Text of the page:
Wednesday, October 14, 2009

History of Maguindanaon Tribe

The Maguindanaon are part of the wider Moro ethnic group, who constitute the sixth largest Filipino Ethnic Group. The Maguindanaon, literally, “people of the flood plains”, occupy the Basin of Pulangi River. The southern fork of the river flows towards Illana Bay. In the past the Maguindanaon settled along the banks and in the valley regions of the river. Today, they are found in several provinces. In Maguindanao, Sultan Kudarat, Cotabato, Zamboanga Del Sur, and Zamboanga Sibugay.

In Maguindanao Province, which accounts for 76% of the total Maguindanao population, they are settled in Barira, Buldon, Parang, Sultan Kudarat, Kabuntalan, Dindig, North Upi, Matanog, Cotabato City, Buluan, Datu Panglas, Pagalungan, Ampatuan, Maganoy, Datu Piang, Talayan, Sultan sa Barungis, General Salipada Pendatun, and South Upi. In Cotabato Province, they are found in Pikit and Kabacan. In Sultan Kudarat Province, they live in Lebak, Palembang, Kalamasig and all coastal towns. In Zamboanga Sibugay, they are found in Buug, Kabasalan and Malangas. In Zamboanga Del Sur, they are found in Dimataling, Dinas, Kumalarang, Labangan, Margosatubig, Pitogo and Tabina.

The Maguindanaon language is a part of a subgroup of languages called the “Danao languages”. The subgroup includes Maranao, spoken in the Lanao provinces; Ilanun (also Ilanum or Iranun), spoken by a group of a sea-based people between Lanao and Maguindanao; and Maguindanao, mainly spoken in Maguindanao, Cotabato and Sultan Kudarat.

Maguindanaon people usually have their different accents that made people confuse about the said ethnic group. Actually, there are different kinds of Maguindanaon such as Tao sa Laya (those people residing particularly in Cotabato), Tao sa Biwang (people residing particularly in General Santos), Tao sa Bala (people residing particularly in Zamboanga Sibugay), Tao sa Kawanan (people residing particularly in Zamboanga Del Sur), and Simuay. But as a whole they can still be considered as Maguindanaon.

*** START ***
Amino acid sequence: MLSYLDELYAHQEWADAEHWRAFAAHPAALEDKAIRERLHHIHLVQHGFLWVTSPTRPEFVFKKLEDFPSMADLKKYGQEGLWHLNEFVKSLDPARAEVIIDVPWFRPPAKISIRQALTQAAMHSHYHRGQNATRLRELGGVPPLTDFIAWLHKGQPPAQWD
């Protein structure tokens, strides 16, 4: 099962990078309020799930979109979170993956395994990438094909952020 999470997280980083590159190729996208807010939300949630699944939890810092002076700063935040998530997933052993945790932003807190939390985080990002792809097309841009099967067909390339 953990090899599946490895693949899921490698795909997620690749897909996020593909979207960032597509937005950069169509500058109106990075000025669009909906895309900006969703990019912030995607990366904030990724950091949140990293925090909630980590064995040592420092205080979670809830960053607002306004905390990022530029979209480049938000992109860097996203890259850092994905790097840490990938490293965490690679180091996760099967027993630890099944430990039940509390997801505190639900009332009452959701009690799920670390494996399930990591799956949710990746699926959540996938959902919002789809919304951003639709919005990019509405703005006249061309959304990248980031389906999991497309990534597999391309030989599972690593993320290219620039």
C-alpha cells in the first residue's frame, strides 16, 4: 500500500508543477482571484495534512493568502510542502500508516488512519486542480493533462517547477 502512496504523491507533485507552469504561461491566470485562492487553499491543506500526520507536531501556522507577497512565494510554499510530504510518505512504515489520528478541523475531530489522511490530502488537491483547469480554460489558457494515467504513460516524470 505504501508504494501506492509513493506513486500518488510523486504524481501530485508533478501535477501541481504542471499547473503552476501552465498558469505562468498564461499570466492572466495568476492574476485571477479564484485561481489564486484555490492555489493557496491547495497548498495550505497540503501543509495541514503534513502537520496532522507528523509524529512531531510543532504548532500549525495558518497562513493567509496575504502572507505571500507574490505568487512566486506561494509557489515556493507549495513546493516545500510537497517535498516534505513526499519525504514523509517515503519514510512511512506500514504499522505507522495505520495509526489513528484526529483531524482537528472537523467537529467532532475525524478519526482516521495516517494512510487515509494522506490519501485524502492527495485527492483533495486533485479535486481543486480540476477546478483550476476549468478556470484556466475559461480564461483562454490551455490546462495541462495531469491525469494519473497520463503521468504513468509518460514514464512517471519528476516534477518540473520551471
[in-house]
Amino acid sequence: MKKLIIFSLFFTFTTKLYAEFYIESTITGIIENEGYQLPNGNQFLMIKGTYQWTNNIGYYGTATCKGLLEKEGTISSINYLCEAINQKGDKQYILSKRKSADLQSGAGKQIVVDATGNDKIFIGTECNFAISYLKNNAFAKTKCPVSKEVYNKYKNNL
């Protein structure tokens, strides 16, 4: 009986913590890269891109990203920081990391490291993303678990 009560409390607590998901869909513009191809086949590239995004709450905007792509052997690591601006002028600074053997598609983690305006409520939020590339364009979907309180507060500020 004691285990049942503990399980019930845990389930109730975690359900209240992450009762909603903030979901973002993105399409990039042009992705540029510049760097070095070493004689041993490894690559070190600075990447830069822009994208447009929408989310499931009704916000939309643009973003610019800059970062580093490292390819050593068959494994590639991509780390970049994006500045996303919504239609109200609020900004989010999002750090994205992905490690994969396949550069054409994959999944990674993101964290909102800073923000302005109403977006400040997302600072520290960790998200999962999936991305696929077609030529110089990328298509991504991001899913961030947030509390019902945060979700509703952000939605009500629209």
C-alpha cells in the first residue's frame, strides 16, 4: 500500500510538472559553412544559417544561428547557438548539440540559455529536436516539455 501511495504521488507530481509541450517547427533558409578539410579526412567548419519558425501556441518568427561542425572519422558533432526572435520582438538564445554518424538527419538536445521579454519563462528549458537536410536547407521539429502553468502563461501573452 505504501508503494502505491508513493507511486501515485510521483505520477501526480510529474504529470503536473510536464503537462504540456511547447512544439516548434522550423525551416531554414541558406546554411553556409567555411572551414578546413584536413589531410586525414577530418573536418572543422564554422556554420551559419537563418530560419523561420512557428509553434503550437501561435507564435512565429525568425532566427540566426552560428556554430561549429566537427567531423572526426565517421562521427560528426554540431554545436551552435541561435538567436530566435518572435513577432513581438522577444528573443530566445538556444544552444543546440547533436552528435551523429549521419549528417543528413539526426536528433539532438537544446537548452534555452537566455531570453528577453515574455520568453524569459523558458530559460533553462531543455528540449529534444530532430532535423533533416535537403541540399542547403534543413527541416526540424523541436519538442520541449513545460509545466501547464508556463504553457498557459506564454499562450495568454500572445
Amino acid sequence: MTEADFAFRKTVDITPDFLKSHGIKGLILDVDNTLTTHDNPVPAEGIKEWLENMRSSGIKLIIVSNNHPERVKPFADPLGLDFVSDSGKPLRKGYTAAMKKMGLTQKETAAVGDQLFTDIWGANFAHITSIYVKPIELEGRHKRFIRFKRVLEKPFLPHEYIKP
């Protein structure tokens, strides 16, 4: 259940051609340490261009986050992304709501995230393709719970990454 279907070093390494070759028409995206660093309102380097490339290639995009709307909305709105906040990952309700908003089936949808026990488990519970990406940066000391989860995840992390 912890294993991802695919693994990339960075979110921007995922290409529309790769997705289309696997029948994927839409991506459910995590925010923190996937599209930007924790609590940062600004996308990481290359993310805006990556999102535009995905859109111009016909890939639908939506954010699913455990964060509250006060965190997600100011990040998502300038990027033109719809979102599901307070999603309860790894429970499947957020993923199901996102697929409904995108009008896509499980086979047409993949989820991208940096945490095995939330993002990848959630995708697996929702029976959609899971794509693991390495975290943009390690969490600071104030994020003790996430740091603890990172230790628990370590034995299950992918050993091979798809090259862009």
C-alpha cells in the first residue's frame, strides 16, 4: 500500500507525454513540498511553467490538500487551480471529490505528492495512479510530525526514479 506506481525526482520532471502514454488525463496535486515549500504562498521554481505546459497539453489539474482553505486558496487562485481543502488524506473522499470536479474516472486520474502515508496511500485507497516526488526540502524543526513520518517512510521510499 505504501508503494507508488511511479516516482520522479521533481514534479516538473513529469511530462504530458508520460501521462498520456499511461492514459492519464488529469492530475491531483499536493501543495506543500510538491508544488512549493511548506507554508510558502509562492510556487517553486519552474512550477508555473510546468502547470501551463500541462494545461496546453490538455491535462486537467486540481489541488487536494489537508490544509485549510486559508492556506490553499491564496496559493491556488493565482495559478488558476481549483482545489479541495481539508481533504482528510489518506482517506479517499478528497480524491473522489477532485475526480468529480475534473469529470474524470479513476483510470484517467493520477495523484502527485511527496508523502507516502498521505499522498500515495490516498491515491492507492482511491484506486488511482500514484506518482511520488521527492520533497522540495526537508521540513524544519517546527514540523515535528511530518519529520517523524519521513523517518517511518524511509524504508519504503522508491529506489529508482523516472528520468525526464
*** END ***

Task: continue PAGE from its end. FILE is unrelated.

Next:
The predominant religion among the Maguindanao is a form of folk Islam. Islamic beliefs and practices, which are gradually becoming more orthodox, are superimposed on a preexisting animistic belief system. People continue to believe in a variety of environmental spirits, and many tales are told of magic, sorcery, and supernatural beings. Even Sarip Kabungsuwan, who is credited with having brought Islam to this area, is described as having had powers of magic and sorcery. Muslim religious leaders and teachers are called Imam and Pandeta. Muslim religious holidays and other observances are celebrated among the Maguindanao, but in varying degrees by different communities and individuals. The most widespread ceremonies are those associated with fasting during the month of Ramadan, when virtually everyone appears to participate. Other ceremonies, such as those associated with birth, marriage, and death, tend to incorporate both Islamic and indigenous beliefs and rituals.

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